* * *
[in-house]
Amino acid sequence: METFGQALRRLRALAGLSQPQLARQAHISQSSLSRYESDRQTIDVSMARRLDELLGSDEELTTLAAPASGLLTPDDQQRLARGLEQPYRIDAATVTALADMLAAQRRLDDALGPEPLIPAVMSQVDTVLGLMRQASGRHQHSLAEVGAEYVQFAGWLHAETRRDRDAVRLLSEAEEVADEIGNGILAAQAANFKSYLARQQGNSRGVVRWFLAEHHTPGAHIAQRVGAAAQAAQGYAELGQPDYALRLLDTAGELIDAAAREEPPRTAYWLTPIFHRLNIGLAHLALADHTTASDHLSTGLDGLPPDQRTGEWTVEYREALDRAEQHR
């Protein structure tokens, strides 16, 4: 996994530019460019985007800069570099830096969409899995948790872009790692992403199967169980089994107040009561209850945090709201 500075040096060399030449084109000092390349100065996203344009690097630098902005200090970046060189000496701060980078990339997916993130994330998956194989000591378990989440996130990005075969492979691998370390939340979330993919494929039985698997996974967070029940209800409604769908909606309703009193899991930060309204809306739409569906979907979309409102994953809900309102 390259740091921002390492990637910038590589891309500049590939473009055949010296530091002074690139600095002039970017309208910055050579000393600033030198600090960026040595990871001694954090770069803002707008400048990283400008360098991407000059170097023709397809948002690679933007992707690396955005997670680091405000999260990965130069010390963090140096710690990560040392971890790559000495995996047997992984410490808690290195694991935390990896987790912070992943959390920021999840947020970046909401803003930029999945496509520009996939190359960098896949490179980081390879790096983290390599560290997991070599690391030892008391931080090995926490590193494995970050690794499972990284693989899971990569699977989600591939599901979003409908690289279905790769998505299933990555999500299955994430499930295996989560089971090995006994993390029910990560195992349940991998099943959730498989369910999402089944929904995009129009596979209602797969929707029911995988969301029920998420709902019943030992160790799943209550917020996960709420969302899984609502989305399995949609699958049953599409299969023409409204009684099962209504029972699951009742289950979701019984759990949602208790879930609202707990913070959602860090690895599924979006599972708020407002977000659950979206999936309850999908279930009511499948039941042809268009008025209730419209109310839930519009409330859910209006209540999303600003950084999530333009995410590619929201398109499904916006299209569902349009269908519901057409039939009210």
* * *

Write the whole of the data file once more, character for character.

[in-house]
Amino acid sequence: METFGQALRRLRALAGLSQPQLARQAHISQSSLSRYESDRQTIDVSMARRLDELLGSDEELTTLAAPASGLLTPDDQQRLARGLEQPYRIDAATVTALADMLAAQRRLDDALGPEPLIPAVMSQVDTVLGLMRQASGRHQHSLAEVGAEYVQFAGWLHAETRRDRDAVRLLSEAEEVADEIGNGILAAQAANFKSYLARQQGNSRGVVRWFLAEHHTPGAHIAQRVGAAAQAAQGYAELGQPDYALRLLDTAGELIDAAAREEPPRTAYWLTPIFHRLNIGLAHLALADHTTASDHLSTGLDGLPPDQRTGEWTVEYREALDRAEQHR
């Protein structure tokens, strides 16, 4: 996994530019460019985007800069570099830096969409899995948790872009790692992403199967169980089994107040009561209850945090709201 500075040096060399030449084109000092390349100065996203344009690097630098902005200090970046060189000496701060980078990339997916993130994330998956194989000591378990989440996130990005075969492979691998370390939340979330993919494929039985698997996974967070029940209800409604769908909606309703009193899991930060309204809306739409569906979907979309409102994953809900309102 390259740091921002390492990637910038590589891309500049590939473009055949010296530091002074690139600095002039970017309208910055050579000393600033030198600090960026040595990871001694954090770069803002707008400048990283400008360098991407000059170097023709397809948002690679933007992707690396955005997670680091405000999260990965130069010390963090140096710690990560040392971890790559000495995996047997992984410490808690290195694991935390990896987790912070992943959390920021999840947020970046909401803003930029999945496509520009996939190359960098896949490179980081390879790096983290390599560290997991070599690391030892008391931080090995926490590193494995970050690794499972990284693989899971990569699977989600591939599901979003409908690289279905790769998505299933990555999500299955994430499930295996989560089971090995006994993390029910990560195992349940991998099943959730498989369910999402089944929904995009129009596979209602797969929707029911995988969301029920998420709902019943030992160790799943209550917020996960709420969302899984609502989305399995949609699958049953599409299969023409409204009684099962209504029972699951009742289950979701019984759990949602208790879930609202707990913070959602860090690895599924979006599972708020407002977000659950979206999936309850999908279930009511499948039941042809268009008025209730419209109310839930519009409330859910209006209540999303600003950084999530333009995410590619929201398109499904916006299209569902349009269908519901057409039939009210």